Starting before one even opens the book, the title is intriguing and invites immediate inquiry by students ("What? Why wouldn’t I want to be at the Boston Tea Party?”). In addition, it is an excellent example of a title that would invite- or grab- a reading audience into a book.
You Wouldn’t Want to Be at the Boston Tea Party is written as a narrative non-fiction, which makes it an easy read-aloud and demonstrates to students an effective way to write informational events and non-fiction texts. A fictional character (who is historically correct) is introduced, ‘travels’ through the chapters and shares the events with readers through his eyes and experiences.
In addition, You Wouldn’t Want to Be at the Boston Tea Party is filled with non-fiction text features that will guide your students as they create their own informational texts: timelines, maps, headings, subheadings, captions, labels, table of contents, glossary, index.
The book actually begins right inside the book’s cover with a timeline of events before, during and after the Boston Tea Party giving the reader an overview of the historical significance of the main, historical, book-titled event.
The story continues with each chapter covering an event introduced in the timeline, helping to cement the sequence of developments surrounding The Boston Tea Party. Each ‘chapter’ is placed over two open,facing pages in the book, so there is an unbroken flow of information on the specific topics making easy reading and understanding of the important topics. This organization and presentation of information also makes a great example /mentor for upper elementary and middle school writers.
Also to grab your students interests: the illustrations throughout the book are humorously done with a caricature style and amusing “Handy Hints” are given in a textbox in each open page section (Handy Hint-Get use to drinking coffee. Tea is going to be in short supply!”).
Other Titles in this series (all written as narrative non-fictions, with similar text features and humorous caricature illustrations) :
You Wouldn’t Want to Be….
American Colonist American Pioneer Civil War Soldier Egyptian Mummy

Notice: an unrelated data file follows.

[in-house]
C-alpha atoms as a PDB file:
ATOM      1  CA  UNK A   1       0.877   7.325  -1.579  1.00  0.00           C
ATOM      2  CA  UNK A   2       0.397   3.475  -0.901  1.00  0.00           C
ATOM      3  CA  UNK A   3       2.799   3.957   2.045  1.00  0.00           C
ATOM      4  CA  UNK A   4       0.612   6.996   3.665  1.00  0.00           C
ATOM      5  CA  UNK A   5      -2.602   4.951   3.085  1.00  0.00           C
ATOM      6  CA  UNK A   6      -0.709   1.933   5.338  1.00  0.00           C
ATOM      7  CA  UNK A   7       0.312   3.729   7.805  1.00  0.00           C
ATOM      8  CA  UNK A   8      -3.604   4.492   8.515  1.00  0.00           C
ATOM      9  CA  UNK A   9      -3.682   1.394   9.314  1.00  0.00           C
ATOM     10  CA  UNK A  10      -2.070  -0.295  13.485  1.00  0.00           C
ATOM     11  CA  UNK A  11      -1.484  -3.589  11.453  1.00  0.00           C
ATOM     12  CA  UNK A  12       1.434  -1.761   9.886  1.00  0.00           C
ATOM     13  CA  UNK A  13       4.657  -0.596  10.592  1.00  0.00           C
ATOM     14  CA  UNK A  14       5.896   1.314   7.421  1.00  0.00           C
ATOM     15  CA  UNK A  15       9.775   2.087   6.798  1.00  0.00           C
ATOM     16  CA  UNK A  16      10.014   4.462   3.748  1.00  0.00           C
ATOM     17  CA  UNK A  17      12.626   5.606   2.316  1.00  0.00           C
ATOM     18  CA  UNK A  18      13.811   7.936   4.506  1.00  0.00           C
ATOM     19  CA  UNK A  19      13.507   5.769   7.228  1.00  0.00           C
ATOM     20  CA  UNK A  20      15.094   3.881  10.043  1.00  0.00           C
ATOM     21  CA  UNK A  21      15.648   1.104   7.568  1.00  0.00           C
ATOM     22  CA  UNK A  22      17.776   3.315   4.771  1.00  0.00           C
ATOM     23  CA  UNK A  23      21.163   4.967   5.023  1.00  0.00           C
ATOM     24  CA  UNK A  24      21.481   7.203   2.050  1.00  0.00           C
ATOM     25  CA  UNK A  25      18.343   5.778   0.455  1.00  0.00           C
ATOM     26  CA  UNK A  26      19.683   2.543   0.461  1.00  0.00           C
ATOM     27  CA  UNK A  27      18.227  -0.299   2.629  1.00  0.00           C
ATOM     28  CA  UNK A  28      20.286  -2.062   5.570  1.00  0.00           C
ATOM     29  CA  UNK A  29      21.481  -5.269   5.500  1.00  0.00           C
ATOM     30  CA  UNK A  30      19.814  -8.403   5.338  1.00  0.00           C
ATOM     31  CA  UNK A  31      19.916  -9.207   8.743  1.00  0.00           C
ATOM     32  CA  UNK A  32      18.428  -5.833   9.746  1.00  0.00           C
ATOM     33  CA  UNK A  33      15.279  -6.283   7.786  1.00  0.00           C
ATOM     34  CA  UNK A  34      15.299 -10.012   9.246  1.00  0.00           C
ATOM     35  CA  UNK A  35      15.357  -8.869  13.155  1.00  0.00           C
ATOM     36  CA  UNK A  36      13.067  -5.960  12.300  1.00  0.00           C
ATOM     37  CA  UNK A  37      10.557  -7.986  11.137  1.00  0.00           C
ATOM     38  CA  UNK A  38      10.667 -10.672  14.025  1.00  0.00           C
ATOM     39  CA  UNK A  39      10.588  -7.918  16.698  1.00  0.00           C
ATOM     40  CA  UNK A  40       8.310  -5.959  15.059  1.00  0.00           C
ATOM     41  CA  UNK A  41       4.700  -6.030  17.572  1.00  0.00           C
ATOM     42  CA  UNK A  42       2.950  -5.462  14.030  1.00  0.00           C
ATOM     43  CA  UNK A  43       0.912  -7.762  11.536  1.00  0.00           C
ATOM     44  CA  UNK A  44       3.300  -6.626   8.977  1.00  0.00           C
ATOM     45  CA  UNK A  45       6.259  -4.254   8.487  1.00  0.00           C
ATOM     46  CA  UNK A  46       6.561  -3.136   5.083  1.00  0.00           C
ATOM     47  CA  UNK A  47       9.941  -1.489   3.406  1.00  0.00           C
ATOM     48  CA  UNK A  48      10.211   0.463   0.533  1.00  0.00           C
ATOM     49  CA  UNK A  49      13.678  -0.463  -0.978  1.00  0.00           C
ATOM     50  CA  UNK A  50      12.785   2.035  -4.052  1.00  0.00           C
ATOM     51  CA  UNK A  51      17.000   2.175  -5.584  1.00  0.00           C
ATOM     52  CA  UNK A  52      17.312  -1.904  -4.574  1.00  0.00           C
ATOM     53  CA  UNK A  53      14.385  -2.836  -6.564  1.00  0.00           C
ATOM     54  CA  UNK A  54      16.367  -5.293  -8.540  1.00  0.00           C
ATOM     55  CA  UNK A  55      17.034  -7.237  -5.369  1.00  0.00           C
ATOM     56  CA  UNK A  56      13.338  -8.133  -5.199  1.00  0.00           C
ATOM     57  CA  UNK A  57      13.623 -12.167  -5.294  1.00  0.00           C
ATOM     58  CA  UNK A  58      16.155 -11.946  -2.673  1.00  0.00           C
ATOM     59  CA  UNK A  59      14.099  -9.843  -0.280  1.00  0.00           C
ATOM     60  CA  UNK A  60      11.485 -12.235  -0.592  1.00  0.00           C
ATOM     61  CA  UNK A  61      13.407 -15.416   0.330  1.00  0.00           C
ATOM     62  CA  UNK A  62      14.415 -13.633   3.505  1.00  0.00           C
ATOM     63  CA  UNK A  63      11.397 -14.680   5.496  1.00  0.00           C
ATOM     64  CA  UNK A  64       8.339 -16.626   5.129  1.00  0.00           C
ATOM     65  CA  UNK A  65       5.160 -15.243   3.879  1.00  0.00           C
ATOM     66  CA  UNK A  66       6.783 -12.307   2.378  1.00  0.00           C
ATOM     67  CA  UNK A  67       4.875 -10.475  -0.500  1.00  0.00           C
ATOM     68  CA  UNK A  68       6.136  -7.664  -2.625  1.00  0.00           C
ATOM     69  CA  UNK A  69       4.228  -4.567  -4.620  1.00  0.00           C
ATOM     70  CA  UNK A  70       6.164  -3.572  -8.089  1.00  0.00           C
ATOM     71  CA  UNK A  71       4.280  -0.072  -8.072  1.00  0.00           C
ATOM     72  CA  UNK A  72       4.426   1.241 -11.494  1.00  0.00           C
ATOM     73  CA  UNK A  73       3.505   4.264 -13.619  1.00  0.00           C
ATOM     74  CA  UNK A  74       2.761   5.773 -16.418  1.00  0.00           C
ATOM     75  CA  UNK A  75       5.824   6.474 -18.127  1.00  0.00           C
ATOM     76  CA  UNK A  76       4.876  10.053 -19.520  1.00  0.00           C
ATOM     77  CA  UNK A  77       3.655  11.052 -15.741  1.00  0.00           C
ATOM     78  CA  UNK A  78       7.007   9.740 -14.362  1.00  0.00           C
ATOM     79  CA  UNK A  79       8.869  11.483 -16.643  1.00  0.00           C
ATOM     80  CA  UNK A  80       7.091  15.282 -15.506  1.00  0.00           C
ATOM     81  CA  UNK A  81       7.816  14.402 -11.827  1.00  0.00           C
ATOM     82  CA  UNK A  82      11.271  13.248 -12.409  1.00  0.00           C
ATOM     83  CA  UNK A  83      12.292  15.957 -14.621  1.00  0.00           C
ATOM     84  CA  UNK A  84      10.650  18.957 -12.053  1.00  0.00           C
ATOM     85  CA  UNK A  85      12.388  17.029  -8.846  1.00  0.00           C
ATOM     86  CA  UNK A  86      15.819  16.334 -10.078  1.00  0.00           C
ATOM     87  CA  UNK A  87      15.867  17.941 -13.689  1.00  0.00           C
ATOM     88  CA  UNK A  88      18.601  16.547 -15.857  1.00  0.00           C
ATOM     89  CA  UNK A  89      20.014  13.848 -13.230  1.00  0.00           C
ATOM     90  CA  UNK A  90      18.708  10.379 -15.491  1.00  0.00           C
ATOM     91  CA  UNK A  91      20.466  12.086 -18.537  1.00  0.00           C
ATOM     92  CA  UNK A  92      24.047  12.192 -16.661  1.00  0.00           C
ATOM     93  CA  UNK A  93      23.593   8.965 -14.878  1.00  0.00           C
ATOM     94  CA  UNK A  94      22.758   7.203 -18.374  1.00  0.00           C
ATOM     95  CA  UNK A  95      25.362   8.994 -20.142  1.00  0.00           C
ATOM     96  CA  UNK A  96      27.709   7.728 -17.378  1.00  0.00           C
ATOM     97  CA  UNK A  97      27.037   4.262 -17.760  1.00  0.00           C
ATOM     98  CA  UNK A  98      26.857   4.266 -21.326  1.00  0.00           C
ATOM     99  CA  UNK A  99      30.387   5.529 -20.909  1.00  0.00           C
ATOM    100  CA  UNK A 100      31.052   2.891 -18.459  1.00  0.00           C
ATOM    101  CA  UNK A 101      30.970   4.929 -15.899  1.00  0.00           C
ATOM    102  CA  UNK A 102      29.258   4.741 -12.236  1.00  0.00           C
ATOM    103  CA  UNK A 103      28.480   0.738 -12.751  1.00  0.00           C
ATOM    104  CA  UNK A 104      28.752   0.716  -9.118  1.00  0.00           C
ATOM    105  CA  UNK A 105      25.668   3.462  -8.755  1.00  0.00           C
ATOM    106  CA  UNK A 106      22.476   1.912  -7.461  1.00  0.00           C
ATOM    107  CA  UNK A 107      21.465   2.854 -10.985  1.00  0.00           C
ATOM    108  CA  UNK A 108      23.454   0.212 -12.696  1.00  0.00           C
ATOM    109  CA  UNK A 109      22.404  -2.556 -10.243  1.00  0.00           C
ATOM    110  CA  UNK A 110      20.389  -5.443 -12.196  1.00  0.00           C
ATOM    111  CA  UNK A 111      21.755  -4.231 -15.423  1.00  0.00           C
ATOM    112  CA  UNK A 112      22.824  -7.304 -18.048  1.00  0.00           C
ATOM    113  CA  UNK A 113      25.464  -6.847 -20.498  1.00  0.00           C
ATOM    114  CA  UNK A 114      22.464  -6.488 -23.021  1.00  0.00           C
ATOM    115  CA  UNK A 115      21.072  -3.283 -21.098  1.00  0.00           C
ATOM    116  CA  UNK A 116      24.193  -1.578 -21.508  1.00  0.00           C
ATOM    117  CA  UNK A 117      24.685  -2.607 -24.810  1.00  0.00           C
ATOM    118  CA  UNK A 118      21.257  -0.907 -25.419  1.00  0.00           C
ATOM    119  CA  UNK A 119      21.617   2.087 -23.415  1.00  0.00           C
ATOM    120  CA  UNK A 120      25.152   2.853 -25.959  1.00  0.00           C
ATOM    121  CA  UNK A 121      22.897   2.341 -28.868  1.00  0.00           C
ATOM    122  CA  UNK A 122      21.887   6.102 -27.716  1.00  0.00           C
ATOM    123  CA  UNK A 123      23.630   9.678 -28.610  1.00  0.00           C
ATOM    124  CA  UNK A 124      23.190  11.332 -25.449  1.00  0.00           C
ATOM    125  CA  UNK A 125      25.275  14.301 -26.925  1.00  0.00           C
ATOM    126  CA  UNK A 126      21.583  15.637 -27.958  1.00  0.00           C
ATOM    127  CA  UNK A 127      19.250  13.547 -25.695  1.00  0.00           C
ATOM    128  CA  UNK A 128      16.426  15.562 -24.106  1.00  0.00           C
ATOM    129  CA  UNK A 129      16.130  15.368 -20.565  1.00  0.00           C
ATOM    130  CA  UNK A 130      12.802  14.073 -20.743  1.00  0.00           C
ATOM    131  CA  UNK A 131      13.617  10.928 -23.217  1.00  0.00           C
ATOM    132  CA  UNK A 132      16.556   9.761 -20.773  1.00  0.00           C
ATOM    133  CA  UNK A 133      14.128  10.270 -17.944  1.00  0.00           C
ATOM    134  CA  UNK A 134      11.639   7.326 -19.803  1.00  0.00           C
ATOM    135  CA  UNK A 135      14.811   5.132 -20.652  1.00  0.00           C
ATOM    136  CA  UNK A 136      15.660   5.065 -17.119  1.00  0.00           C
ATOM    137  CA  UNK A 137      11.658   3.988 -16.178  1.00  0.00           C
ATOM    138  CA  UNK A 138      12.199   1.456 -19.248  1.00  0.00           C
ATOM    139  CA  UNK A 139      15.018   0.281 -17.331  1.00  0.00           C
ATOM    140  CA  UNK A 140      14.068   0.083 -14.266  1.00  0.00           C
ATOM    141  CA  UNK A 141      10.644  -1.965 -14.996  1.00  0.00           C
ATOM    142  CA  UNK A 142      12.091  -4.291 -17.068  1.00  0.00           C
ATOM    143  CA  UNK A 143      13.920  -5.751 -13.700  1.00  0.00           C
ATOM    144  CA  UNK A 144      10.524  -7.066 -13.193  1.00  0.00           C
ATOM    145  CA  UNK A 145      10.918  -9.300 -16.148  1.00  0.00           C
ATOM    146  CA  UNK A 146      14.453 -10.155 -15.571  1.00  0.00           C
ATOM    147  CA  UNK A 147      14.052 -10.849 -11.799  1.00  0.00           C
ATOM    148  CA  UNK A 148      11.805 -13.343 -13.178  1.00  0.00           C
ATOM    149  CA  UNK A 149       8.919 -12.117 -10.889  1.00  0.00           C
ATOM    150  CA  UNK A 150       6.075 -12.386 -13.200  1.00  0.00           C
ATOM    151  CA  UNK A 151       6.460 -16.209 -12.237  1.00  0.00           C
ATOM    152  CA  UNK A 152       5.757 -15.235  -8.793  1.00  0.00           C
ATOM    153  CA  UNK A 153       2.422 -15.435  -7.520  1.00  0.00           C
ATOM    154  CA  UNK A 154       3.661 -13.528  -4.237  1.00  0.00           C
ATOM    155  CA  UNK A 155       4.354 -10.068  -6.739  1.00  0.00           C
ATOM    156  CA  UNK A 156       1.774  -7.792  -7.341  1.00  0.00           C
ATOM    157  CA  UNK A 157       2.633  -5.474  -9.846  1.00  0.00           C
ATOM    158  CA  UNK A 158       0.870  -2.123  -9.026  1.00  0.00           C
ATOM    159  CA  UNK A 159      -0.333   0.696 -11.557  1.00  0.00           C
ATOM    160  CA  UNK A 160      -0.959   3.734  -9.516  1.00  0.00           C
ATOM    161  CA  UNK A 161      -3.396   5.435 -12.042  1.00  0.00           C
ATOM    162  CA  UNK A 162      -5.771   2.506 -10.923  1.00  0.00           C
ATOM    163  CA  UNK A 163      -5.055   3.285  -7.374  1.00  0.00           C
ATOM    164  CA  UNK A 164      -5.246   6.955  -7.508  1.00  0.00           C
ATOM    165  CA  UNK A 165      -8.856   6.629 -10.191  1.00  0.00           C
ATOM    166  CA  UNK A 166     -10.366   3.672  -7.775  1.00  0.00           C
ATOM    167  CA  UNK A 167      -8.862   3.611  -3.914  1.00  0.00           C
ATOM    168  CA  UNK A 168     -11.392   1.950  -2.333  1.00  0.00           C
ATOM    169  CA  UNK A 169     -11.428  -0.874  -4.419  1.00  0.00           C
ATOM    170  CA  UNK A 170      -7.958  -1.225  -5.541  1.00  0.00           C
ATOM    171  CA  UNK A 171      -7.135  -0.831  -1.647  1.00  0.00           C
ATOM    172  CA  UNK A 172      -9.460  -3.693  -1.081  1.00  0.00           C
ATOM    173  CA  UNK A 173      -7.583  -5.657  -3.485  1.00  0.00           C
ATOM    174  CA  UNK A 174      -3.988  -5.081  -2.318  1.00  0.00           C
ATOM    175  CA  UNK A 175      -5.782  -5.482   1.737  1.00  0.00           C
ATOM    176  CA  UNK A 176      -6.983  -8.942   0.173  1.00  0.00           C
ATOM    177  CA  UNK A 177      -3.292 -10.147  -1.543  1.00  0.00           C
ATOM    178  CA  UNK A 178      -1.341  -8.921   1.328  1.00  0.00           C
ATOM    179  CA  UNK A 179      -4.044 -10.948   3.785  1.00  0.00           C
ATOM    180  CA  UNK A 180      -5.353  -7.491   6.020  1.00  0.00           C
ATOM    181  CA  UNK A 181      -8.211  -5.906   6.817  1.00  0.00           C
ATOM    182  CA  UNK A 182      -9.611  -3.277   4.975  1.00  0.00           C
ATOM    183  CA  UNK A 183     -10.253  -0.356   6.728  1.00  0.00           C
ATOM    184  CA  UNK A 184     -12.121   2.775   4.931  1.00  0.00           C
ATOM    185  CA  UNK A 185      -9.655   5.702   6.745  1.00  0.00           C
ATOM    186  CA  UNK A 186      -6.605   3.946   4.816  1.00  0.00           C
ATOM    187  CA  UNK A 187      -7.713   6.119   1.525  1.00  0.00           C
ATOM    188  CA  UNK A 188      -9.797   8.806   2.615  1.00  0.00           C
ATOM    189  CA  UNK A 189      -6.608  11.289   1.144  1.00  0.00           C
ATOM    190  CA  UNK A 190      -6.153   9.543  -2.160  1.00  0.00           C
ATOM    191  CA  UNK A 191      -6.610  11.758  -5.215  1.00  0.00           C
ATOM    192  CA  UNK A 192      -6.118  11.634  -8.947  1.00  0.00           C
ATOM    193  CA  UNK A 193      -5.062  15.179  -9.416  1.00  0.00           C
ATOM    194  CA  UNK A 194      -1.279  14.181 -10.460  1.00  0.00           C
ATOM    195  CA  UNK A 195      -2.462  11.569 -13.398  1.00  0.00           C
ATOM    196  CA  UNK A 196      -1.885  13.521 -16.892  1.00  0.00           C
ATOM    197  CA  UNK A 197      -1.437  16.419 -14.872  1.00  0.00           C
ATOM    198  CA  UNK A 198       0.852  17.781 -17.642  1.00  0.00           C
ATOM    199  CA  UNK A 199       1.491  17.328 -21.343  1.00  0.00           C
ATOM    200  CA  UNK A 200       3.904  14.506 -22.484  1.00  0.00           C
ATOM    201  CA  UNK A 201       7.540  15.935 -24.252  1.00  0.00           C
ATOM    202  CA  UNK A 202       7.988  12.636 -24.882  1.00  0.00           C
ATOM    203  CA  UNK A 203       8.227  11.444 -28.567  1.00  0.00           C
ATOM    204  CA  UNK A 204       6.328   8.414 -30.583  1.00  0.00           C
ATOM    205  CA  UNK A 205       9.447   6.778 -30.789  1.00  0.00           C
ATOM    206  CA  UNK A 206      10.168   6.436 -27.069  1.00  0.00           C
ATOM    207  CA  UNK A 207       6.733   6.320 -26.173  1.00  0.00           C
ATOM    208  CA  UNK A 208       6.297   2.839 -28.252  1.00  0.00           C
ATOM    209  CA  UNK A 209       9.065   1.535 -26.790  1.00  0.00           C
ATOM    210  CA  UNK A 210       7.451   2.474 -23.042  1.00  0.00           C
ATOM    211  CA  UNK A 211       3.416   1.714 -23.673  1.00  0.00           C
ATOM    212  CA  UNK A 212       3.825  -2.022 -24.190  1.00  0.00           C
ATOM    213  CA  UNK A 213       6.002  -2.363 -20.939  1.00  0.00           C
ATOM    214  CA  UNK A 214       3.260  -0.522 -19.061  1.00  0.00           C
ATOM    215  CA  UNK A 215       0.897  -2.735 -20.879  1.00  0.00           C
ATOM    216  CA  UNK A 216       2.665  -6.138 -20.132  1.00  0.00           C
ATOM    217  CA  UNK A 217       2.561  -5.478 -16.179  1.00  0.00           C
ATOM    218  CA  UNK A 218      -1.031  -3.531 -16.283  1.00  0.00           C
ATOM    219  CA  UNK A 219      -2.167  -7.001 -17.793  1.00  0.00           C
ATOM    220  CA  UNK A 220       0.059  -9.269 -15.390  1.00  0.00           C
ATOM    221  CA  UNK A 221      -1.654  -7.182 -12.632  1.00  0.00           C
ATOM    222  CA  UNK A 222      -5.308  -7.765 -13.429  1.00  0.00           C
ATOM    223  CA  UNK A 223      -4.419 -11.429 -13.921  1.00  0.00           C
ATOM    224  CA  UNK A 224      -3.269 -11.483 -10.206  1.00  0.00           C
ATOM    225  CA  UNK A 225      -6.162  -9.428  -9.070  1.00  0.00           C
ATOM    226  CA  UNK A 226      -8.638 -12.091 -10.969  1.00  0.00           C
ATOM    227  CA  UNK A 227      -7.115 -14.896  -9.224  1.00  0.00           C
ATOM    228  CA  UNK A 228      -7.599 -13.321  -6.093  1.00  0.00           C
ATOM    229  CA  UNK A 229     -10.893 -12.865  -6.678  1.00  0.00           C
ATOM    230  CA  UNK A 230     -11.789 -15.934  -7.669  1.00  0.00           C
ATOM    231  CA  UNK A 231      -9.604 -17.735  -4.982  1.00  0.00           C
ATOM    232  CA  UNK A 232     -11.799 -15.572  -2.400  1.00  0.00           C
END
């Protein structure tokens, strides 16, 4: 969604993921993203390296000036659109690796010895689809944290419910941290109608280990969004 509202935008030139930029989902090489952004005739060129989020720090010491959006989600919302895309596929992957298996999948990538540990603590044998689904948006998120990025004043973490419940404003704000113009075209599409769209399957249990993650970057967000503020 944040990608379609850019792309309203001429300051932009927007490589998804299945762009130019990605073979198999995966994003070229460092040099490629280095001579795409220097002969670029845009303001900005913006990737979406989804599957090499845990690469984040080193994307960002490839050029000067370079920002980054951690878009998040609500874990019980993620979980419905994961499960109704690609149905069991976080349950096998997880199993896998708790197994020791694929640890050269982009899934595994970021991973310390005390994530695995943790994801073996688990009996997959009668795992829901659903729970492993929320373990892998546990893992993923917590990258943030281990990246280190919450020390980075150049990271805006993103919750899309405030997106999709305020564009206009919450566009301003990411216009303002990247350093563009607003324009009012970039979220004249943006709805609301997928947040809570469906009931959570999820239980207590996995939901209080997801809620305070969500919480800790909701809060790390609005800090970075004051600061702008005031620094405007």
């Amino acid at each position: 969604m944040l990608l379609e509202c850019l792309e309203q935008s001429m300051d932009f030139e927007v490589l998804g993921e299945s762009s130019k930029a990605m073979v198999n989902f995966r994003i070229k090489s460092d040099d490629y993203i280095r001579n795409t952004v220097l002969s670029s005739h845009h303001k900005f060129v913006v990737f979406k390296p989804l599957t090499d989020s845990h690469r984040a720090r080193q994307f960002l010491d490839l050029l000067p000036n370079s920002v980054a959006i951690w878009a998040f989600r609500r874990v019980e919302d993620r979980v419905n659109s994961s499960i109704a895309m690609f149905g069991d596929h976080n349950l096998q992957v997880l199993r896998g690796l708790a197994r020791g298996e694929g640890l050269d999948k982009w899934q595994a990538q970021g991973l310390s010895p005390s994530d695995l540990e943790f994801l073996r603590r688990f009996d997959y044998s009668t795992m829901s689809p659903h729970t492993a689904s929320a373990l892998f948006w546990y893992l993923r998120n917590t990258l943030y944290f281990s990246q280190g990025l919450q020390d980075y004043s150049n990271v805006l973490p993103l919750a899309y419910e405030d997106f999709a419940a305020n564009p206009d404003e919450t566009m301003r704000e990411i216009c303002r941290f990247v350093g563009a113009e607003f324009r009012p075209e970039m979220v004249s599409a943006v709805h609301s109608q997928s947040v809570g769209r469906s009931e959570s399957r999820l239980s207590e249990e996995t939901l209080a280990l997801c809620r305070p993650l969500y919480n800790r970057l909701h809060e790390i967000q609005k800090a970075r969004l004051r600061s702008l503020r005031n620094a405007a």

Roman Gladiator on the Titanic Medieval Knight Viking Explorer
on the Mayflower on Apollo 13 Wild West Town Pyramid Builder
…..and many, many more!
Suggested Uses as a Mentor Text:
Book Genre: Informational / Non-Fiction Text
Reading Workshop strategies: Reading Informational Text, Search for and Use Information, Anaylyzing, Questioning Visualizing
Writing Workshop genre and strategies: Informational Writing, Elaboration, Details, Strong Title/ Strong Lead, Non-fiction text features
Curriculum Connection: Social Studies/ History
Monday, May 2, 2016
by Jane Yolen
Illustrated by John Schoenherr
Awards: 1988 Caldecott Winner
Owl Moon is one of Jane Yolen’s many treasures that she has given the world!
Yolen’s masterful use of language-descriptive words so naturally and beautifully woven into the fabric of this narrative-make Owl Moon an outstanding mentor text in writing workshop.
Although the story presents itself as a simple picture book to be used with the lower elementary grades, the depth of Yolen’s writer’s craft makes Owl Moon an excellent mentor for older elementary and even middle school students.
The free verse form in which the story is written demonstrates to student writers that the text of the story does not have to be ‘heavy’ or dense to be meaningful and impactful to one’s audience. Owl Moon would also be an excellent mentor for memoir or small moment.
Interviews with Jane Yolen reveal that Owl Moon reflects activities her family did when her children were young.
A young girl finally gets her chance at a long-time family activity and tradition—going out into the woods on a cold, quiet winter’s night with her father to go owling.
She describes her quiet walk with her father through the night—the sound she hears from the trees, the crunch of the footsteps on the snow, the animals, a far away train. She also reveals her excitement of being with her father (like all of her siblings before her) and possibly, possibly seeing an owl.
Some favorite lines:
"Our feet crunched
over the crisp snow
and little gray footprints
Pa made a long shadow,
but mine was short and round.
I had to run after him
every now and then
to keep up,
and my short, round shadow
bumped after me."
Father tries to call to the owl several times, but all that is heard back is silence. They don’t hurry as they know that owing requires patience and perseverance.
Father and daughter continue to quietly travel through the night-calling, listening and moving along.
Finally—a brief answer to Father’s call. They wait and their patience is rewarded with more calls— and then the sighting of the magnificent owl! The owl and girl stare at each other—take each other in, admire each other—-and then the owl is off.
More favorite lines:
"All of a sudden
an owl shadow,
part of the big tree shadow,
and flew right over us.
We watched silently
with heat in our mouths,
the heat of all those words
we had not spoken.
The shadow hooted again."
Father and daughter quietly walk back home with the experience settling in their hearts and minds—becoming part of who they are.
Suggested Uses as a Mentor Text:
Book Genre: Realistic Fiction
Reading Workshop Strategies: Fluency, Questioning, Connecting, Inferring, Synthesizing, Visualizing
Writing Workshop Strategies: Narrative, Personal Narrative,Q Memoir, Elaboration, Grammar, Inspiring Writers, Writer’s Craft
Jane Yolen’s website: http://janeyolen.com/